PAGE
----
The inaugural York University Graduate Student Research Conference in the Social Sciences and Humanities (GSRC), titled “Visions, Collaborations, & Transformations”, will feature two high-profile speakers during a two-day event, April 6 and 7. The conference, which is a special multidisciplinary event that aims to connect participants within the social science communities at York University and beyond, will present Kent Monkman as the keynote speaker, and Eddy Robinson as a guest speaker.
Monkman, who is well known for his provocative reinterpretations of romantic North American landscapes, will present the talk “Shame and Prejudice: A Story of Resilience” on April 6 from 3 to 4:30pm.
Themes of colonization, sexuality, loss, and resilience – the complexities of historic and contemporary Native American experience – are explored in a variety of mediums, including painting, film/video, performance, and installation.
His glamorous diva alter-ego Miss Chief appears in much of his work as an agent provocateur, trickster, and supernatural being, who reverses the colonial gaze, upending received notions of history and indigenous people. With Miss Chief at centre stage, Monkman has created memorable site specific performances at the McMichael Canadian Art Collection, The Royal Ontario Museum, The Smithsonian’s National Museum of the American Indian, Compton Verney, and most recently at the Denver Art Museum.
His award-winning short film and video works have been screened at various national and international festivals, including the 2007 and 2008 Berlinale, and the 2007 and 2015 Toronto International Film Festival.
Monkman has been awarded the Egale Leadership Award, the Indspire Award and the Hnatyshyn Foundation Visual Arts Award.
His work has been exhibited internationally and is widely represented in the collections of major Museums in Canada and the U.S.
He is represented by Pierre-Francois Ouellette Art Contemporain in Montreal and Toronto, Trepanier Baer in Calgary and Peters Projects in Santa Fe.
Robinson is a York University alumni, noted Anishinaabe artist, musician, educator, facilitator, trainer and speaker. Born and raised in Toronto, Eddy Anishinaabe/Muskegowuk Cree did not enjoy a childhood of privilege. This narrative is not unique and is shared in similar ways by many other Indigenous people throughout Canada. Robinson will be the guest speaker on April 6 during the Welcome and Acknowledgement of the Land, from 9 to 10am.
Over the past 25 years, Robinson has worked on the front line of social services advocating for Indigenous communities locally, provincially, and nationally. He’s involved with numerous school boards, colleges, universities, corporate institutions, and several Indigenous organizations.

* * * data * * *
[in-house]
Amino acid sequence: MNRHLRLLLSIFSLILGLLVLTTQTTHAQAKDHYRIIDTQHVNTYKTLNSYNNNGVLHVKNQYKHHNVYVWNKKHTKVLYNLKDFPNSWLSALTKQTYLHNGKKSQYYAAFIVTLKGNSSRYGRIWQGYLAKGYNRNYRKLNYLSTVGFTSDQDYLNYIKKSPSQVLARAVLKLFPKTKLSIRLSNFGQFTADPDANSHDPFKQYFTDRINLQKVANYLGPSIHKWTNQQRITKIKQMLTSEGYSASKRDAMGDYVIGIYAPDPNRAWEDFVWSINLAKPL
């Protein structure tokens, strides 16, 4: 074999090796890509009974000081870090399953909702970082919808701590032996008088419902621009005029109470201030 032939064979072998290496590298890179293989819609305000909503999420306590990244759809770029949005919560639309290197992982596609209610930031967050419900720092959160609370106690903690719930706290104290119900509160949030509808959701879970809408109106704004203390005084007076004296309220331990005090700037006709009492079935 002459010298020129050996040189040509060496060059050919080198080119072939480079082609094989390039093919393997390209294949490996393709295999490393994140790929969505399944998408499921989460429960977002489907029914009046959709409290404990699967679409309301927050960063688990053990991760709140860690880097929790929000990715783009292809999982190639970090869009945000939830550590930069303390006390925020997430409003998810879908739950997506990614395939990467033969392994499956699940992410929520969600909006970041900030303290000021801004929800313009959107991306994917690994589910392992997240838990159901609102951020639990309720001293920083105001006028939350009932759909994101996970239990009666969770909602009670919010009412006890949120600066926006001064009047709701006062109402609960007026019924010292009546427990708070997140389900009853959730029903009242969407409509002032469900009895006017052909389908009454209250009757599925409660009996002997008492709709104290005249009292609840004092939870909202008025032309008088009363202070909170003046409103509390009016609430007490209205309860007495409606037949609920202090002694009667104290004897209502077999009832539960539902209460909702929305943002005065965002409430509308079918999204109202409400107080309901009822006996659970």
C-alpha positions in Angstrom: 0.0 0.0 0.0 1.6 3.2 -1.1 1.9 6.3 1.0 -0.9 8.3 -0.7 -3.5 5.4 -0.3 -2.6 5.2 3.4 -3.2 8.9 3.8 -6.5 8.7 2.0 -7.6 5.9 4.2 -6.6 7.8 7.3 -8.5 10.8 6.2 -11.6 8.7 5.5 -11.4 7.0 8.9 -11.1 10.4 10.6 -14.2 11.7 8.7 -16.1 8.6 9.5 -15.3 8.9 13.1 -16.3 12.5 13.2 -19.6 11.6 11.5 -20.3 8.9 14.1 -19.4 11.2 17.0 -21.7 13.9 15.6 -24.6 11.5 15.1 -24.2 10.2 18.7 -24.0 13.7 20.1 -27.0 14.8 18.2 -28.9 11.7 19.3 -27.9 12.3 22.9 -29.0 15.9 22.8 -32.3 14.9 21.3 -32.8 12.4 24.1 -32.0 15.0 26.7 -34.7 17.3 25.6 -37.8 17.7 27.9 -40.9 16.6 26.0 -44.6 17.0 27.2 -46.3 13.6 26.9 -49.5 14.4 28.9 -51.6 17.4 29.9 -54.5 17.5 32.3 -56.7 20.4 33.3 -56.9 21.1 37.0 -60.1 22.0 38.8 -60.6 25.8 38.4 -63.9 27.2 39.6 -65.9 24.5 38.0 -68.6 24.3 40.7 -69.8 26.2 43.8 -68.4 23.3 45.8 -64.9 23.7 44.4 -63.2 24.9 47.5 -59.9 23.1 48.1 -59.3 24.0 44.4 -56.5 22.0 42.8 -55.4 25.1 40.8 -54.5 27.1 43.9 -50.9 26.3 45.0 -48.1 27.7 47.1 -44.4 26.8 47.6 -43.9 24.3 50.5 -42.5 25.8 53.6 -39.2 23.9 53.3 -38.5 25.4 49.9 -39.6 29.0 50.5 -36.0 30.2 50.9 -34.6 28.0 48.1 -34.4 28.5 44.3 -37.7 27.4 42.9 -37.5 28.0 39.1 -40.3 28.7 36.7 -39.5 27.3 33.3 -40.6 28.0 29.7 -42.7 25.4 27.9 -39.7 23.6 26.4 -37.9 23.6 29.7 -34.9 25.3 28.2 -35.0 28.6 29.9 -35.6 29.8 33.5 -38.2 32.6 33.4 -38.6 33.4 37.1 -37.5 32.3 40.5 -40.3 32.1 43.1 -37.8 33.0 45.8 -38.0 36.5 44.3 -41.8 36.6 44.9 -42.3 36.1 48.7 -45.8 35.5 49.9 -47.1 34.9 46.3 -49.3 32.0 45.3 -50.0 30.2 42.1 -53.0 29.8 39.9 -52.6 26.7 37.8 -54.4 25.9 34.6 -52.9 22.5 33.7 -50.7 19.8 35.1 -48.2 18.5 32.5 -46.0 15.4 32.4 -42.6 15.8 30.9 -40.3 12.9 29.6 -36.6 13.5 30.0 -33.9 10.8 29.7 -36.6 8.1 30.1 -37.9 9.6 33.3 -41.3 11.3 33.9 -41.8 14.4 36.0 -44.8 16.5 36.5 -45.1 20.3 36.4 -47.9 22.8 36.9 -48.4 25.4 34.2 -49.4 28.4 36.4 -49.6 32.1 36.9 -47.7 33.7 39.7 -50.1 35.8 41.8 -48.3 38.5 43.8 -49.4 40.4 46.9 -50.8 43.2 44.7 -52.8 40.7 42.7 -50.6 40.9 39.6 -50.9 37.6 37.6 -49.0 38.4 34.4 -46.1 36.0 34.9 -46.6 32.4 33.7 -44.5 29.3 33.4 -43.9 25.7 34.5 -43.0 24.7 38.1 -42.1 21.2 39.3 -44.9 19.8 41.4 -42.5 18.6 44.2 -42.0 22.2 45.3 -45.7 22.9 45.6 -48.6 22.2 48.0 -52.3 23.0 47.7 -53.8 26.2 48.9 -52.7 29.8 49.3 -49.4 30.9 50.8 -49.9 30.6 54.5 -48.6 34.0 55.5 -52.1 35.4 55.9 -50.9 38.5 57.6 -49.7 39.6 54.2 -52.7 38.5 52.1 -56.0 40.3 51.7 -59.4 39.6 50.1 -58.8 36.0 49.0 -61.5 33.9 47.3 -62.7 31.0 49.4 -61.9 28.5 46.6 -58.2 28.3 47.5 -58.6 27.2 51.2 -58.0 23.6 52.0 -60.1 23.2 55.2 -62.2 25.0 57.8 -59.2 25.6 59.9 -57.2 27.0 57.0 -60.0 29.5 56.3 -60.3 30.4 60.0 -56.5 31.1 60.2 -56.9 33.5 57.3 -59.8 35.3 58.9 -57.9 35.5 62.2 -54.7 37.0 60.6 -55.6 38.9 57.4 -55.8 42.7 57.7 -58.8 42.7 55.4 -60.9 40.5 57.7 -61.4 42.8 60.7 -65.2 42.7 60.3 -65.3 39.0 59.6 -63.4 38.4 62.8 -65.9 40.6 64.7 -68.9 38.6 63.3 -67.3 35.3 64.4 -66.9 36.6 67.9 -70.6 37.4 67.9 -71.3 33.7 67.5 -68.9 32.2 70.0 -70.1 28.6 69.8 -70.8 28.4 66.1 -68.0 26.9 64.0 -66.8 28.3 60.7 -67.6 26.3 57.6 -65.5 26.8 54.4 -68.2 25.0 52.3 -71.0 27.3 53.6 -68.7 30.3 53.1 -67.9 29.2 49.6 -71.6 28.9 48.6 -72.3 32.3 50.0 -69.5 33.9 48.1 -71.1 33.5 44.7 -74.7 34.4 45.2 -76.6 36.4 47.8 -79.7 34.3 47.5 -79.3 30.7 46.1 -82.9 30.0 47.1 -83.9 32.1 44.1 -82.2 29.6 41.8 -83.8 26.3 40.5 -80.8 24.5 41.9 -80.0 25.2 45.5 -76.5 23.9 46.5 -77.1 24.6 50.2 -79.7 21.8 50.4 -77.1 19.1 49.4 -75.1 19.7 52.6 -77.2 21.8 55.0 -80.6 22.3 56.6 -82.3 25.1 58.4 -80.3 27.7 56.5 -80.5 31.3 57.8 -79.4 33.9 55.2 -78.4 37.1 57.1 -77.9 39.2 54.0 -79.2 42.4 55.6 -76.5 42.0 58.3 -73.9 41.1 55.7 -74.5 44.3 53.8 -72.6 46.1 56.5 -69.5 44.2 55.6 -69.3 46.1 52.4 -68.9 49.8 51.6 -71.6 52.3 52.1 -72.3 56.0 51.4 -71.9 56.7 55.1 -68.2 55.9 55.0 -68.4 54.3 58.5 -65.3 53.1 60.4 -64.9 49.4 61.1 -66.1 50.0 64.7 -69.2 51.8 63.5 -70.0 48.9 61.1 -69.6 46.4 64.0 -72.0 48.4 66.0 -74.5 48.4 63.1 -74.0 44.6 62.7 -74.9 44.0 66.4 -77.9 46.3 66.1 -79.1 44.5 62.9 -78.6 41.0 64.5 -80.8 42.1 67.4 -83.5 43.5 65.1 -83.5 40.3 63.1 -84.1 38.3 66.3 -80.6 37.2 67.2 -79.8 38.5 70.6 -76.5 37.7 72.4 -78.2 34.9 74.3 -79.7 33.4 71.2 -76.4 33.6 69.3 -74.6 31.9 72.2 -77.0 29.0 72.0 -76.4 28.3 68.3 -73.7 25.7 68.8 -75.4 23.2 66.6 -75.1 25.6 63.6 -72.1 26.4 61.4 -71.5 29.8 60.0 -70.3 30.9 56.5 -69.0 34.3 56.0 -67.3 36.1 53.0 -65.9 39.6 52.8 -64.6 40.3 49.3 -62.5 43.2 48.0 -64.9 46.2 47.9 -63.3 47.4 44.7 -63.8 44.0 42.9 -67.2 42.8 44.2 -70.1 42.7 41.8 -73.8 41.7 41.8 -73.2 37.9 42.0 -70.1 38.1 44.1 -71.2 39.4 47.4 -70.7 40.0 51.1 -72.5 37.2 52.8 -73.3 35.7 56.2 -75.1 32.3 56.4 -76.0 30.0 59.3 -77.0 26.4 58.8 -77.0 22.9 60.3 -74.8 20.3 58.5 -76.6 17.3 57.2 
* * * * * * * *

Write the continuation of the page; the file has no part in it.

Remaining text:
With the Truth and Reconciliation Commission of Canada putting forth the 94 Calls to Action Eddy engages Truth and Reconciliation through a personal narrative of his journey not only growing up as an urban Indigenous person, but also reflecting on his professional experience with Indigenous organizations on local, provincial and national levels. He discusses the utter importance of engaging Indigenous people in a respectful and reciprocal way when it comes to educational institutions and child protection agencies. Reconciliation for Robinson is not only a personal journey of forgiveness of self and others in support of past generations but is very much about being mentally, physically, emotionally and spiritually part of this legacy of resurgence.
The power of the Dewegun (drum) brought Robinson to the doorway of ceremony and other aspects of his Indigenous Way of Knowing. It was during the early years of his adolescence that he was first exposed to the sound of the Dewegun (drum) calling him to a heritage that he now credits with saving his life and setting him on a good path in life.
In addition to the featured speakers, the event will host an exciting Panel on April 7 from 9:15 to 10am titled “Putting Your Research To Work”. It includes Michael Johnny and Krista Jensen (Knowledge Mobilization Unit, York University), Carolyn Steele (Career Centre, York University) and a number of graduate students (to be announced).
Registration for the Graduate Student Research Conference is now open. For more background on the event, visit this story.
For the full event program and the conference details, visit gsrc.info.yorku.ca.
The event is a pay-what-you-can admission (a suggested donation of $15 to $20), and registration includes two light breakfasts, two lunches, as well as a reception at The Underground on April 6. Registration also includes entry to panel sessions, Kent Monkman’s keynote address, Eddy Robinson’s speech and performance, as well as, the innovative and open space sessions.
Register online at gsrc.info.yorku.ca/registration.
Questions about the Graduate Student Research Conference can be sent to firstname.lastname@example.org. Follow news about the GRSC on Twitter @gsrc_yu.